Zazen did not come easily for me. Or quickly. Despite an immediate, inexplicable attraction, it took 30 years of groping before I was able to actually sit every day.
I had found Zen first as a 16-year-old. I had stumbled on D.T. Suzuki’s Introduction to Zen Buddhism while looking in the local bookstore for something about Haiku which I needed for a creative writing class. That summer, I went off to an American Friends Service Committee work camp program in North Carolina. On a piece of donated land west of Swannanoa Junction, we would build a conference center for the Fellowship of Southern Churchmen. I dug ditches. Others built a shower house. Until the shower house was completed, we bathed under a cold-water spigot. We took turns doing the cooking for the whole group.
Carrying my Suzuki around with me all summer, I was inspired to grow my first beard. I found what I imagined to be a Zen master’s walking stick. I got my friends to shave my head.
For thirty years I bought my annual Zen book, read a little, didn’t understand much, tried meditation for a few days on vacation, then lapsed as soon as I returned to the “real” world.
My breakthrough came when I was introduced to my first teacher, the Sage of the I Ching, the great, ancient Chinese, Taoist divination guide. When I “saw” him first, Dee was throwing three pennies, getting advice from the Sage. She thought I should try it. I would have none of it. This was way too hokey for me, too new age-y, too irrational, too crazy. But after a while, I tried it.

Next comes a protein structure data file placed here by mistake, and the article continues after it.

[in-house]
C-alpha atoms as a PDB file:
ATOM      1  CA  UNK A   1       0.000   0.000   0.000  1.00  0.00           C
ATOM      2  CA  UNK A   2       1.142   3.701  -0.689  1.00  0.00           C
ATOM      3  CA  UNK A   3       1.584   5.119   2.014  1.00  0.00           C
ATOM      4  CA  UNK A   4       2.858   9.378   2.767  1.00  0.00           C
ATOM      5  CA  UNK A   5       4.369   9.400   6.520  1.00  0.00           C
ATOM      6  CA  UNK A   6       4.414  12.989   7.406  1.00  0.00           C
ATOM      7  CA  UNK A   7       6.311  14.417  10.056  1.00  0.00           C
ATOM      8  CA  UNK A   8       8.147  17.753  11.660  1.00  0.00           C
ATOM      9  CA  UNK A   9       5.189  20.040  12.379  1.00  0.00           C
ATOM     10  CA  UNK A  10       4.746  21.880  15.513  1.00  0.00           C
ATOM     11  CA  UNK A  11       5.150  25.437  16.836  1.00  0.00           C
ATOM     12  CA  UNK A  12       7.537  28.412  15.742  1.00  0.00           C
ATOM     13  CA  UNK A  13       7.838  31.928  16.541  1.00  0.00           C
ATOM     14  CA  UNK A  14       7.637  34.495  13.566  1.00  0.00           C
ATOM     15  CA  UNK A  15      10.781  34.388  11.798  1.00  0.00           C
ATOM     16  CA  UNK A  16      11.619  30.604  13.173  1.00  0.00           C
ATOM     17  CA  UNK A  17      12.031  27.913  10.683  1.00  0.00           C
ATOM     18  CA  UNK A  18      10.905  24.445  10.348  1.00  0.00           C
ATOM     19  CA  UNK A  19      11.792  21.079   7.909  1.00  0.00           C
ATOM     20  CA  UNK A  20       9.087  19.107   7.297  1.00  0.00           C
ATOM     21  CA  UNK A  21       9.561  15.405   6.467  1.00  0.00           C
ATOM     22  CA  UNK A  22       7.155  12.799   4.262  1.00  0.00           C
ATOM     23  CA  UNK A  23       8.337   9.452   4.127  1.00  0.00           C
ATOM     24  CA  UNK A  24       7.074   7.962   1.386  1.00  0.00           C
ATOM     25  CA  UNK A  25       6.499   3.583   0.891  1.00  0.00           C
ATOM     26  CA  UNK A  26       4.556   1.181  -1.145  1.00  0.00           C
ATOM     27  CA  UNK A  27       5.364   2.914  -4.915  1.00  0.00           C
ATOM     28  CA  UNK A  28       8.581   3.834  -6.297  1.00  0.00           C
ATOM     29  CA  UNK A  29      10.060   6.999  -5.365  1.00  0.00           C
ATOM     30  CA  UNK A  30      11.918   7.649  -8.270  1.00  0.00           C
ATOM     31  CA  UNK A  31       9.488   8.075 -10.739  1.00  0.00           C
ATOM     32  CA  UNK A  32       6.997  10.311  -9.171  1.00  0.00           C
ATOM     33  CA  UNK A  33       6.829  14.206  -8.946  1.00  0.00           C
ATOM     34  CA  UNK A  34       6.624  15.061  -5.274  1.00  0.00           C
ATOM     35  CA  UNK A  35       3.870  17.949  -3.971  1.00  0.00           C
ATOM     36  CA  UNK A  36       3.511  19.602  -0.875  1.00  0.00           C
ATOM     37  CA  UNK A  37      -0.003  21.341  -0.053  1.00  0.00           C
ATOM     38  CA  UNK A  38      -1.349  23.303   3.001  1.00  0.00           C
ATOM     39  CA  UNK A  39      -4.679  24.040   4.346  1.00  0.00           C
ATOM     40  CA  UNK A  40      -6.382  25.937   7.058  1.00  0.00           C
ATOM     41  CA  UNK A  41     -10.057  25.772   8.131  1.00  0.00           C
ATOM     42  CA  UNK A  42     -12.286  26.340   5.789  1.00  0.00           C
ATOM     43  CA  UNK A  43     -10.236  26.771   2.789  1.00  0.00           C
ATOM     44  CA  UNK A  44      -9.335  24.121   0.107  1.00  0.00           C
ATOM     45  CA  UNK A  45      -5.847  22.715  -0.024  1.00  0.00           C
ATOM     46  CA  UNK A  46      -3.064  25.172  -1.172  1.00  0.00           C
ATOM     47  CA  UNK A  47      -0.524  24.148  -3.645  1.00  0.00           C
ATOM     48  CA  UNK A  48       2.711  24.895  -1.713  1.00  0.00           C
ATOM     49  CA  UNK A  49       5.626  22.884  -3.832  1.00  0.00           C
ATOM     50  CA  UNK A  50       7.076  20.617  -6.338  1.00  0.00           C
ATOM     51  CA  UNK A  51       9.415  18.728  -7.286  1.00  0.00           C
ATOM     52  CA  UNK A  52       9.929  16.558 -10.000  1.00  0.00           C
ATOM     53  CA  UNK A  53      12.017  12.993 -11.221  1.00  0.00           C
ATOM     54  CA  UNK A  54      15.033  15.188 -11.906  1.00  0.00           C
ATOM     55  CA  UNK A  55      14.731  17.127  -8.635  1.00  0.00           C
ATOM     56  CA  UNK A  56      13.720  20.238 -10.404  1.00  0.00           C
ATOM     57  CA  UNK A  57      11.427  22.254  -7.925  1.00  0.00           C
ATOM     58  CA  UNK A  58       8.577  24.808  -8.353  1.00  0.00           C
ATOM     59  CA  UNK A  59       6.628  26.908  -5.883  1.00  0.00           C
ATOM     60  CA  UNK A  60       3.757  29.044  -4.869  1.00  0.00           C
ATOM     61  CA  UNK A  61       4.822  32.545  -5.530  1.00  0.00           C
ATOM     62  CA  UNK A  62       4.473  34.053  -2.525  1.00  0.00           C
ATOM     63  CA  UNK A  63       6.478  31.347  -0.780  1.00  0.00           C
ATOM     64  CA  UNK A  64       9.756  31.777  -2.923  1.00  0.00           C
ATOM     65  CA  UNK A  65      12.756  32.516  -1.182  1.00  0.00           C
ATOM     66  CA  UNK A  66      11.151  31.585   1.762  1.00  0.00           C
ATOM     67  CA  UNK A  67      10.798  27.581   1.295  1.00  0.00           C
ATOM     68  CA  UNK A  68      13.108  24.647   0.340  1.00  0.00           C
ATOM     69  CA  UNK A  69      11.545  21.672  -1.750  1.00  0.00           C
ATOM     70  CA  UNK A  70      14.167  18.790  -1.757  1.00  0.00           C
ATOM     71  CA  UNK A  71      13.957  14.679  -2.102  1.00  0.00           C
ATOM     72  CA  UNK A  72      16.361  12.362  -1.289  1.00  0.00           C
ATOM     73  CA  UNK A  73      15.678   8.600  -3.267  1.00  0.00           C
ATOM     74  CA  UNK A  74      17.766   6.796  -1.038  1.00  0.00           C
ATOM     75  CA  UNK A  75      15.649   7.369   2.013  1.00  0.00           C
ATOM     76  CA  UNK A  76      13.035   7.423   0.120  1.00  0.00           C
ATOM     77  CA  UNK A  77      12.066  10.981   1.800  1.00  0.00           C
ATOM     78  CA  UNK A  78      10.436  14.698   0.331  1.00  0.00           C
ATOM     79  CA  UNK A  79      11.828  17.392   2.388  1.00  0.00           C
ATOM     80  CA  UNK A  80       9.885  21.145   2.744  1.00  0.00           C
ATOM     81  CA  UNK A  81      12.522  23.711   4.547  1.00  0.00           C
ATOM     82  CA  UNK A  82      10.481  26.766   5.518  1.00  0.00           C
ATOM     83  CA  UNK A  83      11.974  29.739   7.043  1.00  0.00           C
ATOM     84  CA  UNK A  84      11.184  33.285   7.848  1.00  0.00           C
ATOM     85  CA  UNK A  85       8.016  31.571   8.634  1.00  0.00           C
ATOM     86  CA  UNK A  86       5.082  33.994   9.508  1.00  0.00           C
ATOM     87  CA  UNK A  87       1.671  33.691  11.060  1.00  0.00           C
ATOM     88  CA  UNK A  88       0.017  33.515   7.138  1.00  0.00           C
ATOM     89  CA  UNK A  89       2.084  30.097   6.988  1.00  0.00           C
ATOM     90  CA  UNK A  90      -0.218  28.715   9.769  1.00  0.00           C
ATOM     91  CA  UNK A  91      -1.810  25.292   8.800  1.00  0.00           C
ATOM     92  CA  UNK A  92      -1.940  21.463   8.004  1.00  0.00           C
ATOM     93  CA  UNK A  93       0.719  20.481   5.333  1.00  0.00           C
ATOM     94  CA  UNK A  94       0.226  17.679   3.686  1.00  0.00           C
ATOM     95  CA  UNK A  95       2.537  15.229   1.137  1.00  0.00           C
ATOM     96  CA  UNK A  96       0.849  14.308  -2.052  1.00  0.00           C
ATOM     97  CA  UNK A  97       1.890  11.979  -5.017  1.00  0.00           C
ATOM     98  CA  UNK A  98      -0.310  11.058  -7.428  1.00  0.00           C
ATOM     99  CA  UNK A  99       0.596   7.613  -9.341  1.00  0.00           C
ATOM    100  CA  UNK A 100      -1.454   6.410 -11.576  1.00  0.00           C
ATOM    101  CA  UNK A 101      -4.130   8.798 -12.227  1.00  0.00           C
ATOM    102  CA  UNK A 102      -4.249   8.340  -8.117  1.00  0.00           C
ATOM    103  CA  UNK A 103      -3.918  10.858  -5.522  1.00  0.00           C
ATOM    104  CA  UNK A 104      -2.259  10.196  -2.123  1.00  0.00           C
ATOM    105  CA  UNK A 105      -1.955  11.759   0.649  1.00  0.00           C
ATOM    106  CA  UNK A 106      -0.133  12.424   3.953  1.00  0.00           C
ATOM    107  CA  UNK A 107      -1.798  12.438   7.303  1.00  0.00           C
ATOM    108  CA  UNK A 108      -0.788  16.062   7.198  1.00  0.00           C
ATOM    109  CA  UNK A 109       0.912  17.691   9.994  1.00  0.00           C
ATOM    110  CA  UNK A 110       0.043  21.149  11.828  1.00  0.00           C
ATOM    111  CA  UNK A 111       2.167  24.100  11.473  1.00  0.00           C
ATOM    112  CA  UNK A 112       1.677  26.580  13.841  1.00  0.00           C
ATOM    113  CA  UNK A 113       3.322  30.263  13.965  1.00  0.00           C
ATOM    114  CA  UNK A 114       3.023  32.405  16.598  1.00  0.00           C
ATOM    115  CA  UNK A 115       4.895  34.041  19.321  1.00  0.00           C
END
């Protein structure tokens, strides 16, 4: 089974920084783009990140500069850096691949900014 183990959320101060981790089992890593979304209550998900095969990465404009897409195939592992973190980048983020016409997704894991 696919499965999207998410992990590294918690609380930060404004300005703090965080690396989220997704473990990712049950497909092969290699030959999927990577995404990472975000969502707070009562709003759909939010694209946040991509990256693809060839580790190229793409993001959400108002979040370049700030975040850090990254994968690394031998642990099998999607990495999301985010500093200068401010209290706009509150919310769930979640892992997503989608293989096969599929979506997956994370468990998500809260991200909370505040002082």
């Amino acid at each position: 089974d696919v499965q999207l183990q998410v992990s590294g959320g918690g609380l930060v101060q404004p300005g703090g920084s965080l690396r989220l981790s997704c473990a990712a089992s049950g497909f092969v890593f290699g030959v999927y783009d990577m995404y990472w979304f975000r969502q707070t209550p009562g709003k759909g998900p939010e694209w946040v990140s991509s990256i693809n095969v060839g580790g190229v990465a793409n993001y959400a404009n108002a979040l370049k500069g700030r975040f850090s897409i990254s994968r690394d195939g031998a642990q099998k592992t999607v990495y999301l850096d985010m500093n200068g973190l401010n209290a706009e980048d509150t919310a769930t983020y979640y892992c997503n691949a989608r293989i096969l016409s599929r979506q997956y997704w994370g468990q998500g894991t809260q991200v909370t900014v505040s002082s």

You begin by asking a question, the question you want the Sage to answer. Then you throw three pennies, and the combination of heads and tails determines solid line or broken line. Repeat six times. The result — a hexagram of six lines, broken or unbroken — leads you to a section of the I Ching text and determines which of the text’s sections applies.
Right there in a crazy way, the Sage has answered your question. The more honest the question — “Ask what is most important to you at that moment,” – the clearer the answer. The Sage’s responses were uncanny. Sometimes the answers seemed unrelated to the question. It sounds crazy, but it seemed that the Sage had answered the question which lurked beneath the surface, the question I had been afraid to ask.
Somehow the Sage got me to begin meditation practice. Or was it Dee?
I had a morning routine. Waking early, using a folded blanket for a mat and a bed pillow for a cushion, sitting on the floor, I would write my question in my notebook, then throw the pennies and record the Sage’s answer. Then I would meditate, initially only for a few minutes. And then back to the journal. My entries always began with a critique of that morning’s sitting. And then I would reflect on the Sage’s advice and anything else that had come up on the cushion.